4. Try varying the model parameters some more to see if any interesting predictions can be made about what future observations might show.
  5. Write papers on steps 3 and 4 & submit them to arxiv and journals. (Papers on step 4 also serve as hints to our observational colleagues that they might try making said observations.)

Notice that very little of this process (only steps 2a vs 2b) depends on whether computers are used. As Forman Acton has famously said (in his classic (though now rather dated) book "Numerical Methods that Work"), "the purpose of computing is insight, not numbers".

Notice also that the process is actually very similar regardless of whether the observations predate or postdate the theoretical calculation.

> (3) Using computers and many adustable parameters you can get whatever you want.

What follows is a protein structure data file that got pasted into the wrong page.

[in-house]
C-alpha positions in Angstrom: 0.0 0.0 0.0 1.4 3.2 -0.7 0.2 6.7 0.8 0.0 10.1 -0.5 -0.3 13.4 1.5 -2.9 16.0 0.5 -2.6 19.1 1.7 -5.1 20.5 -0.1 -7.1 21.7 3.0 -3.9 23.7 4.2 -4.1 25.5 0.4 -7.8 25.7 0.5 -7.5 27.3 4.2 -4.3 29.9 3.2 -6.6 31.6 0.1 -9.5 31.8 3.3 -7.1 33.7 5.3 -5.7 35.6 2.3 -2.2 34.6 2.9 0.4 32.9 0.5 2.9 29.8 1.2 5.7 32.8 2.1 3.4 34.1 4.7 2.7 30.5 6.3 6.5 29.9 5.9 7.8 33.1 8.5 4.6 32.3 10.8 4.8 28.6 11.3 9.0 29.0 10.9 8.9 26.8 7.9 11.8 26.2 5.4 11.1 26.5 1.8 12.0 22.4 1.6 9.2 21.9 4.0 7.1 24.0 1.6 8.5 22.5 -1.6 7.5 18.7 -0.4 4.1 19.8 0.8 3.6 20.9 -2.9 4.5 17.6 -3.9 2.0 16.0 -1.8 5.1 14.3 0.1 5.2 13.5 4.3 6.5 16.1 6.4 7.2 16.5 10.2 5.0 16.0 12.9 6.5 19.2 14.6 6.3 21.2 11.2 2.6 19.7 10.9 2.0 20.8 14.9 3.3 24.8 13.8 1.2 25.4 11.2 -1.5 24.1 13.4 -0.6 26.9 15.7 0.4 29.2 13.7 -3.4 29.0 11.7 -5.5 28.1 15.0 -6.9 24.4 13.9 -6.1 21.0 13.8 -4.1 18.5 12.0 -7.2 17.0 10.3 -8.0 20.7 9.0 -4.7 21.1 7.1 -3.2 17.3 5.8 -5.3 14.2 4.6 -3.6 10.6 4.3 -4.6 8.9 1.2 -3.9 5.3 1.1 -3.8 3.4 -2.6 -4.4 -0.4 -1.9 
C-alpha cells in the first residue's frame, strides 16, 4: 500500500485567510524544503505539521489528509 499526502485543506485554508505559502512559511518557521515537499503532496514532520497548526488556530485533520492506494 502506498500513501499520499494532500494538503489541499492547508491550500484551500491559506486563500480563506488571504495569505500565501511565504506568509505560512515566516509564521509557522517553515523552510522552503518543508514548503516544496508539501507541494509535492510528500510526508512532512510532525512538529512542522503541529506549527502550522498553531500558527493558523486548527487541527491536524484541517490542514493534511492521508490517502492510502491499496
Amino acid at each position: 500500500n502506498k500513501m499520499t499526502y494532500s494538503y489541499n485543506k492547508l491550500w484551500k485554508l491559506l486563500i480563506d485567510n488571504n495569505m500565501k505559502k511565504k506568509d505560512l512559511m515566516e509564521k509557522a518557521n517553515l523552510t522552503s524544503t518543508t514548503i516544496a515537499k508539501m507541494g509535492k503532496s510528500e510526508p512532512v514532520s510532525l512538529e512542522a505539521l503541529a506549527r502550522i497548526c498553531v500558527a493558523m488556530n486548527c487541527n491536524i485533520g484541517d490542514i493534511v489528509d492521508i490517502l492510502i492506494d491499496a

I'm sorry, but that's simply not true. It may be that for *some* physical systems (the models for which might have analytical solutions, or they might not) with many adjustable parameters, you can get a wide range of qualitative behavior. But that's certainly not the case for all physical systems, or even for all physical systems whose equations need a computer to solve.

A case in point: Consider a bound binary black hole system in an otherwise empty asymptotically flat spacetime, with dynamics given by general relativity. This system has around 15 parameters, and simulating its outcome takes a lot of computer time (on the order of 10,000 - 100,000 CPU-hours for a medium-resolution simulation). But despite that, (I hereby assert) *no* combination of those parameters will result in the binary becoming unbound. Indeed, *no* combination of those parameters will result in any other final end state than (the two black holes merging to form) a single black hole.